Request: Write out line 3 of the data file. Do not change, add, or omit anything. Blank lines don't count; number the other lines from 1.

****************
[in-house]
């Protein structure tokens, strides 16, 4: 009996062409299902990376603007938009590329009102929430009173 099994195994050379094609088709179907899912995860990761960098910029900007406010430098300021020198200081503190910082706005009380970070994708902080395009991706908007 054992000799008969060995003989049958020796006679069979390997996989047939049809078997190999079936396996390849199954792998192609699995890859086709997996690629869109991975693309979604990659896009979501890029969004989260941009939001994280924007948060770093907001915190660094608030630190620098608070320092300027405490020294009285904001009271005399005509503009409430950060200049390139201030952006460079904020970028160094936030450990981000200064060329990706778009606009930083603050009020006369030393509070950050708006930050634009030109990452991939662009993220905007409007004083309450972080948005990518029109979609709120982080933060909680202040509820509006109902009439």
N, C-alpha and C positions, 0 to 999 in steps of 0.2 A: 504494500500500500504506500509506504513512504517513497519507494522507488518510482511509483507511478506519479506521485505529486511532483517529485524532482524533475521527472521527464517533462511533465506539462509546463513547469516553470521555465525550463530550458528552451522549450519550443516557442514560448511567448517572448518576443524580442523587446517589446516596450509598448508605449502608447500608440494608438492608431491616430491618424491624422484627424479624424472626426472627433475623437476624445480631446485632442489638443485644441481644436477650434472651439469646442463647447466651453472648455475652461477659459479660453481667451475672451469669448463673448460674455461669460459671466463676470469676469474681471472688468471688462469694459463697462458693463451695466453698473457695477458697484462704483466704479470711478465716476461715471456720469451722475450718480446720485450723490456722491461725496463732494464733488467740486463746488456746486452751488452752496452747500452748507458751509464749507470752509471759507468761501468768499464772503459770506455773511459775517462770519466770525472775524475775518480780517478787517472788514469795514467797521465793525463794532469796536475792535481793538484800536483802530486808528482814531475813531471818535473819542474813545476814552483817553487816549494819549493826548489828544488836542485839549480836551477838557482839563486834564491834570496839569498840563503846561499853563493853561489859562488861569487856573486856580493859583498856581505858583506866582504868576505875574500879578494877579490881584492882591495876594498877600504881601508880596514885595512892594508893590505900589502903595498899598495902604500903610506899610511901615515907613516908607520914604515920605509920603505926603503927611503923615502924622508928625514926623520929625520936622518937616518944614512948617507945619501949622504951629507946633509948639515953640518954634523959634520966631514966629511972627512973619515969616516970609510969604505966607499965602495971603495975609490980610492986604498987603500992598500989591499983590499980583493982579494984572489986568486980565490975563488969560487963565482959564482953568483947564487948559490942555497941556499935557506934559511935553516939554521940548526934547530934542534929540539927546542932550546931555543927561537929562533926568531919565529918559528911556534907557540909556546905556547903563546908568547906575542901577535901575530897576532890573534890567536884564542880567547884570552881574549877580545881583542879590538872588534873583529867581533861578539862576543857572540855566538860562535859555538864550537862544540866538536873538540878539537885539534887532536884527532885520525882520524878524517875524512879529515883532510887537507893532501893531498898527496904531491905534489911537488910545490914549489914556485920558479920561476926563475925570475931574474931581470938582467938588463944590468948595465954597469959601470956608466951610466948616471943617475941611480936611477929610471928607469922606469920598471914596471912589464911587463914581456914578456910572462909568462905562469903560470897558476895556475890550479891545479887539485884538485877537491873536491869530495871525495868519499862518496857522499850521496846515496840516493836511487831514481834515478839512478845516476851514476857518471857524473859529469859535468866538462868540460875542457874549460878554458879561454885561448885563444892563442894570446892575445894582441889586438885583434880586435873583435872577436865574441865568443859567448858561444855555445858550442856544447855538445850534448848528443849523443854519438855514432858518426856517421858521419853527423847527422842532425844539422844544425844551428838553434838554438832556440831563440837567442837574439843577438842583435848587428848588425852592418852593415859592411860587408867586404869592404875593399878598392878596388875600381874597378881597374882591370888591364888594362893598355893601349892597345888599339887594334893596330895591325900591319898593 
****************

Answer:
N, C-alpha and C positions, 0 to 999 in steps of 0.2 A: 504494500500500500504506500509506504513512504517513497519507494522507488518510482511509483507511478506519479506521485505529486511532483517529485524532482524533475521527472521527464517533462511533465506539462509546463513547469516553470521555465525550463530550458528552451522549450519550443516557442514560448511567448517572448518576443524580442523587446517589446516596450509598448508605449502608447500608440494608438492608431491616430491618424491624422484627424479624424472626426472627433475623437476624445480631446485632442489638443485644441481644436477650434472651439469646442463647447466651453472648455475652461477659459479660453481667451475672451469669448463673448460674455461669460459671466463676470469676469474681471472688468471688462469694459463697462458693463451695466453698473457695477458697484462704483466704479470711478465716476461715471456720469451722475450718480446720485450723490456722491461725496463732494464733488467740486463746488456746486452751488452752496452747500452748507458751509464749507470752509471759507468761501468768499464772503459770506455773511459775517462770519466770525472775524475775518480780517478787517472788514469795514467797521465793525463794532469796536475792535481793538484800536483802530486808528482814531475813531471818535473819542474813545476814552483817553487816549494819549493826548489828544488836542485839549480836551477838557482839563486834564491834570496839569498840563503846561499853563493853561489859562488861569487856573486856580493859583498856581505858583506866582504868576505875574500879578494877579490881584492882591495876594498877600504881601508880596514885595512892594508893590505900589502903595498899598495902604500903610506899610511901615515907613516908607520914604515920605509920603505926603503927611503923615502924622508928625514926623520929625520936622518937616518944614512948617507945619501949622504951629507946633509948639515953640518954634523959634520966631514966629511972627512973619515969616516970609510969604505966607499965602495971603495975609490980610492986604498987603500992598500989591499983590499980583493982579494984572489986568486980565490975563488969560487963565482959564482953568483947564487948559490942555497941556499935557506934559511935553516939554521940548526934547530934542534929540539927546542932550546931555543927561537929562533926568531919565529918559528911556534907557540909556546905556547903563546908568547906575542901577535901575530897576532890573534890567536884564542880567547884570552881574549877580545881583542879590538872588534873583529867581533861578539862576543857572540855566538860562535859555538864550537862544540866538536873538540878539537885539534887532536884527532885520525882520524878524517875524512879529515883532510887537507893532501893531498898527496904531491905534489911537488910545490914549489914556485920558479920561476926563475925570475931574474931581470938582467938588463944590468948595465954597469959601470956608466951610466948616471943617475941611480936611477929610471928607469922606469920598471914596471912589464911587463914581456914578456910572462909568462905562469903560470897558476895556475890550479891545479887539485884538485877537491873536491869530495871525495868519499862518496857522499850521496846515496840516493836511487831514481834515478839512478845516476851514476857518471857524473859529469859535468866538462868540460875542457874549460878554458879561454885561448885563444892563442894570446892575445894582441889586438885583434880586435873583435872577436865574441865568443859567448858561444855555445858550442856544447855538445850534448848528443849523443854519438855514432858518426856517421858521419853527423847527422842532425844539422844544425844551428838553434838554438832556440831563440837567442837574439843577438842583435848587428848588425852592418852593415859592411860587408867586404869592404875593399878598392878596388875600381874597378881597374882591370888591364888594362893598355893601349892597345888599339887594334893596330895591325900591319898593 